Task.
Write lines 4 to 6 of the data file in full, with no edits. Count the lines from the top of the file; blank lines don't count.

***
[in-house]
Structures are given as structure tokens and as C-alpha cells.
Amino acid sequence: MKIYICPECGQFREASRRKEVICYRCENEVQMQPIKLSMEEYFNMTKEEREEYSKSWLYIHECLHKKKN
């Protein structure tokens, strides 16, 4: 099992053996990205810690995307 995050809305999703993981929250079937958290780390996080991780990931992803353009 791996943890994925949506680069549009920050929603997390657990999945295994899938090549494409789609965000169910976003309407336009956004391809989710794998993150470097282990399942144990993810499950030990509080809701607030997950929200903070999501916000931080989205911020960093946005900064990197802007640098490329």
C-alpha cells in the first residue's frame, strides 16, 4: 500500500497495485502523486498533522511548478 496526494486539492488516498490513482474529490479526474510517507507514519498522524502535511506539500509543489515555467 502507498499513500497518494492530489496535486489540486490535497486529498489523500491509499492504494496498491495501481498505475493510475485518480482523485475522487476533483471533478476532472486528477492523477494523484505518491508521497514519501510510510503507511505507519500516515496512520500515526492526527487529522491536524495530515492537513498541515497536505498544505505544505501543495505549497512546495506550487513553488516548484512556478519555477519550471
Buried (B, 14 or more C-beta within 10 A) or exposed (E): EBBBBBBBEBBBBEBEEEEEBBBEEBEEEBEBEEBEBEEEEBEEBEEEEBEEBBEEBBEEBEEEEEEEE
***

């Protein structure tokens, strides 16, 4: 099992053996990205810690995307 995050809305999703993981929250079937958290780390996080991780990931992803353009 791996943890994925949506680069549009920050929603997390657990999945295994899938090549494409789609965000169910976003309407336009956004391809989710794998993150470097282990399942144990993810499950030990509080809701607030997950929200903070999501916000931080989205911020960093946005900064990197802007640098490329």
C-alpha cells in the first residue's frame, strides 16, 4: 500500500497495485502523486498533522511548478 496526494486539492488516498490513482474529490479526474510517507507514519498522524502535511506539500509543489515555467 502507498499513500497518494492530489496535486489540486490535497486529498489523500491509499492504494496498491495501481498505475493510475485518480482523485475522487476533483471533478476532472486528477492523477494523484505518491508521497514519501510510510503507511505507519500516515496512520500515526492526527487529522491536524495530515492537513498541515497536505498544505505544505501543495505549497512546495506550487513553488516548484512556478519555477519550471
Buried (B, 14 or more C-beta within 10 A) or exposed (E): EBBBBBBBEBBBBEBEEEEEBBBEEBEEEBEBEEBEBEEEEBEEBEEEEBEEBBEEBBEEBEEEEEEEE